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File:EarlyDrake 1247.jpg


"Every government has its secret service branch. America, CIA; France, Deuxième Bureau; England, MI5. NATO also has its own. A messy job? Well that's when they usually call on me or someone like me. Oh yes, my name is Drake, John Drake."
—First season Opening Narration

Danger Man (known internationally as Secret Agent) was a British down-to-earth spy series made in The Sixties. Launched in 1960, originally it was going to bring none other than James Bond to the small screen and Ian Fleming was involved at early stages. However since the rights for Bond movies had been sold, Danger Man was changed into something quite different. It features NATO superagent named John Drake, who doesn't like gunplay or violence and generally has morals way too strong to make him comfortable in his job. His gadgets and enemies are also rooted in reality.

Danger Man ran for 86 episodes spread across four seasons of uneven length. After season 4, the star Patrick McGoohan decided to do something slightly different and gave us The Prisoner, which is at least a Spiritual Successor and maybe even an outright continuation, depending on what you choose to believe.

Tropes used in Danger Man include:


  • Awesome but Practical: Drake's modus operandi.
  • Banana Republic: Victoria, among other unnamed third-world countries.
  • Breakaway Pop Hit: The international version has the theme "Secret Agent Man" as performed by Johnny Rivers.
  • Brief Accent Imitation: lots.
  • Busman's Holiday: A running gag in the first season was Drake's inability to actually get the vacation he wanted.
  • Wales Doubling
  • Catch Phrase: Drake tells people to "Do exactly as he says" often enough for it to be noticeable.
  • Chaste Hero: John Drake does not romance women, although many of the women in the series show an obvious interest in him.
  • Cold-Blooded Torture: Ocassionally happens to Drake or other secret agents.
  • Comic Book Adaptation: Dell Comics adapted the original-format Danger Man as an issue of its long-running Four Color anthology series in 1961; in 1966, Gold Key Comics published 2 issues of Secret Agent, based upon the later version of the series.
  • Darker and Edgier: The first season was hardly a happyfest, but the second was way more depressing.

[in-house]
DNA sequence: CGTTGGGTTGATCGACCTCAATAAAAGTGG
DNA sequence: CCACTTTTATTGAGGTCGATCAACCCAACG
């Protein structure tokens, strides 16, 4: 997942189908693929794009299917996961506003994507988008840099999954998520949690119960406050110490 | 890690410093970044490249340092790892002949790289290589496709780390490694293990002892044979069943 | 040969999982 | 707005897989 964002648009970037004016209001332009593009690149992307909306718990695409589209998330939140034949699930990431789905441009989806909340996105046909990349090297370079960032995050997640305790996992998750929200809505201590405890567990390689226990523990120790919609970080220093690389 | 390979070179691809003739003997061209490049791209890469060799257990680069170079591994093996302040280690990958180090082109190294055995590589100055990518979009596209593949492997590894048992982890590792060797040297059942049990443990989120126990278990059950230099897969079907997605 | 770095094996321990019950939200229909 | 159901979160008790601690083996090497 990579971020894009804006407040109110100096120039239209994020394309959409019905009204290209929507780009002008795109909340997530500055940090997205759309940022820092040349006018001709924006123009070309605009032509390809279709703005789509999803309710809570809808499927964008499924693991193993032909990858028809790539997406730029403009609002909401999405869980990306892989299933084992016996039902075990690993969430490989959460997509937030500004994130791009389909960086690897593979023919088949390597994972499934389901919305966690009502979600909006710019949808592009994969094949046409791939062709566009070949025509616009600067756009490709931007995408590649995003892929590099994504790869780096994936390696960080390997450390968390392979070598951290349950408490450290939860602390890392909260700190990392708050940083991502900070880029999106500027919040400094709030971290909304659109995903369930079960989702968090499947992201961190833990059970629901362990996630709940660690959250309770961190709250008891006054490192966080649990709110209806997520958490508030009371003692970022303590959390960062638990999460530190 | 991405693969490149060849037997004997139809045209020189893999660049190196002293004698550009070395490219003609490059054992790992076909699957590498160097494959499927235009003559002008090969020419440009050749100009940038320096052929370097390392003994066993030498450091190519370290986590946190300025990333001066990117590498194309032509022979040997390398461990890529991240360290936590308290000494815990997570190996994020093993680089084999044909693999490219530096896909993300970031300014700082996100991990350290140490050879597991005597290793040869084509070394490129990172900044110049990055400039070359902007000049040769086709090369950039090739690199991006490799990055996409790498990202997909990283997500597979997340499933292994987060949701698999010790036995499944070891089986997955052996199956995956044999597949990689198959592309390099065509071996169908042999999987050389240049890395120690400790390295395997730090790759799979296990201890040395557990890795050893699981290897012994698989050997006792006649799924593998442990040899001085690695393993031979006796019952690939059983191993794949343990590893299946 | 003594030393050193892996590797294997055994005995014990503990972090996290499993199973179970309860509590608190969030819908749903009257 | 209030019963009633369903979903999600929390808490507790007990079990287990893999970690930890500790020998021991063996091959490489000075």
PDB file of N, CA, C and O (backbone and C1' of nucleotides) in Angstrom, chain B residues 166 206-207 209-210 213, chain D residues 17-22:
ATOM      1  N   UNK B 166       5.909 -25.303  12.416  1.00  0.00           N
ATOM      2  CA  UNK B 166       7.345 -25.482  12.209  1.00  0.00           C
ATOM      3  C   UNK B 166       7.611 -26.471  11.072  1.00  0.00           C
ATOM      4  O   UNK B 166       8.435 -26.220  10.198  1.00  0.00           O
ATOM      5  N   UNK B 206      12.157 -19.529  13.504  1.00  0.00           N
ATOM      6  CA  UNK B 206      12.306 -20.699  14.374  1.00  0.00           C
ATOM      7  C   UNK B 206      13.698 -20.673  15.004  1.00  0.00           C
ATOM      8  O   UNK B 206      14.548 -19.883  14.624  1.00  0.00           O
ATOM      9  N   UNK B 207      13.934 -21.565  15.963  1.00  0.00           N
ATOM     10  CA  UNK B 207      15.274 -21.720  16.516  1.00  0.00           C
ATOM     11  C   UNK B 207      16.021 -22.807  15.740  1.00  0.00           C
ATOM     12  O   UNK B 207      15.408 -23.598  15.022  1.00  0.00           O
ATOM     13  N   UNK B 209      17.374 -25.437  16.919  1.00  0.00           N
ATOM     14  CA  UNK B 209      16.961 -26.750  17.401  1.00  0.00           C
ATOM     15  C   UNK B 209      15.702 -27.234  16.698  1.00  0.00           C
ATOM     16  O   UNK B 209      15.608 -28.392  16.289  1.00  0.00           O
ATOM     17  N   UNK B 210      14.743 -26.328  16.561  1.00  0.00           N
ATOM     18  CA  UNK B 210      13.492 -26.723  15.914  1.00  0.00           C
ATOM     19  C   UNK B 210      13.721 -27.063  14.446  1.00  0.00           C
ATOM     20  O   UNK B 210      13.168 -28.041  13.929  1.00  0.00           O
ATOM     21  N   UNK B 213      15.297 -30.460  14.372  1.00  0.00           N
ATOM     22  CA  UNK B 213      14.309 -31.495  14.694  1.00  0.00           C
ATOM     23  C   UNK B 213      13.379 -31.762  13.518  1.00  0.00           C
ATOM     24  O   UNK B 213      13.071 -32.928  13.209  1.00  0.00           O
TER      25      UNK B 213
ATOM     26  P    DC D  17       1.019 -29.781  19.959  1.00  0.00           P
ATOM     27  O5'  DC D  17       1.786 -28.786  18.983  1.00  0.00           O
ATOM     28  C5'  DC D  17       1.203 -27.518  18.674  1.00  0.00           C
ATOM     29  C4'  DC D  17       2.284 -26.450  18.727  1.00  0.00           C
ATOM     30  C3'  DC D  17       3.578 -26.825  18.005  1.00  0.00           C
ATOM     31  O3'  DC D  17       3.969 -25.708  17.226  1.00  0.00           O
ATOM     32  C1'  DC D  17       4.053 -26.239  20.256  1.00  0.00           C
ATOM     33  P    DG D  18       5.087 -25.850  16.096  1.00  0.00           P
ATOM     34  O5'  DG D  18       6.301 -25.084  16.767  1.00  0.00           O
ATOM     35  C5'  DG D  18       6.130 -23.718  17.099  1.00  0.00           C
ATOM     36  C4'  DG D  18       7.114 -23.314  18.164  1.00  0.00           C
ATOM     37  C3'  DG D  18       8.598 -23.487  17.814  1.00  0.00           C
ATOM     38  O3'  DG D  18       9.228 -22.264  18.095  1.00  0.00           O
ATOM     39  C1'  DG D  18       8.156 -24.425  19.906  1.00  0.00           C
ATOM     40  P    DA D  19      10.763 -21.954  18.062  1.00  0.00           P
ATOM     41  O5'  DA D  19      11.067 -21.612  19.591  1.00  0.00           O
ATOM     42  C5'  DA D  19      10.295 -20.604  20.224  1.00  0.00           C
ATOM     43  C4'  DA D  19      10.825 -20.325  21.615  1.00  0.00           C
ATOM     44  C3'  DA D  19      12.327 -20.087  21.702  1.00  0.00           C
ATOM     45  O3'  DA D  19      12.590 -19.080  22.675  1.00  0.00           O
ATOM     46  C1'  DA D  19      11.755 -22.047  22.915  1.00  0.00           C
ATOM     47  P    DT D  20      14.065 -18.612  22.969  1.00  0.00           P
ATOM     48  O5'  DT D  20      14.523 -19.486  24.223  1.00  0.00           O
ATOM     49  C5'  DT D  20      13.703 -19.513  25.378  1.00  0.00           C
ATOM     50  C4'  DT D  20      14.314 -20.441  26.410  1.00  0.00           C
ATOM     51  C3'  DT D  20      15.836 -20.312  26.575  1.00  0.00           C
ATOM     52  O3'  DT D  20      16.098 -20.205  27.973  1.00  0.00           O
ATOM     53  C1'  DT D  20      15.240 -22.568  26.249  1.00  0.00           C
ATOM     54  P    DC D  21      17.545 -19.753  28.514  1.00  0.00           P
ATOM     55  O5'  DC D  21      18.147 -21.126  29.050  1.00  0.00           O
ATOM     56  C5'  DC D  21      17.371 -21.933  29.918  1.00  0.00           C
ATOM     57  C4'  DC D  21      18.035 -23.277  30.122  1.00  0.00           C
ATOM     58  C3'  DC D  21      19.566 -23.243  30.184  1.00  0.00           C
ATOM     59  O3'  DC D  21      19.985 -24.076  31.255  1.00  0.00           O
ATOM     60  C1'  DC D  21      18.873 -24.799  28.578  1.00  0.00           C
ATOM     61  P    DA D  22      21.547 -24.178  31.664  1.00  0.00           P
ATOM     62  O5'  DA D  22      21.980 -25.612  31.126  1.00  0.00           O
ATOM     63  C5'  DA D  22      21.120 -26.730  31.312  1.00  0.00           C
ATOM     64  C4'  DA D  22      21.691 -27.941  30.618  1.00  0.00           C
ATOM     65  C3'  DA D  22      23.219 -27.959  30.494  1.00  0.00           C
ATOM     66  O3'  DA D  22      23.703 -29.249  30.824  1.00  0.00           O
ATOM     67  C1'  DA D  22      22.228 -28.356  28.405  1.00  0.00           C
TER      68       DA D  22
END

• Deadpan Snarker: Drake.
  • Determinator: Drake. This trait is probably most pronounced in "Whatever Happened to George Foster?"
  • Everybody Smokes
  • Friend to All Children
  • Grey and Gray Morality: It is often pointed out that both sides in a cold war era spy game use the same kind of dirty tricks.
  • Improvised Weapon:
  • No Hugging, No Kissing: Drake does not get involved with women, period. He flirts with them, and they clearly find him attractive, but he is never shown romancing them. One episode, "The Black Book", has him attracted to a young woman, but he explains why he cannot get involved. The closest Drake comes is in two episodes guest starring Susan Hampshire (playing different, but similar characters in each), one of which ends with Drake and Hampshire's character leaving on a romantic rendezvous.
  • Qurac: Beth Ja Brin, plus various other unnamed Middle-Eastern countries.
  • Retcon: Drake becomes a British agent in the later seasons, after having been an Irish-American NATO agent in the first.
  • Ruritania: Slavosk, plus other unnamed Eastern European countries.
  • Sharp-Dressed Man: Drake usually wears a nice suit, although at one point he is mocked for showing up at a crime scene in a tux.
  • The Name Is Bond, James Bond: Drake, John Drake, predating the Bond movies, but not the books.
  • Thou Shalt Not Kill: To an extent. Most episodes of the series did not involve Drake using deadly force, and an early episode in fact featured him being assigned an assassination and doing so only under protest (and he doesn't carry it out anyway). During the entire run of the series, Drake shoots a man only once (not counting a later episode where he shoots people in a dream/hallucination), and otherwise rarely carries a gun.
  • Those Two Bad Guys: Mr. Wilson and Mr. Jones from "The Island".
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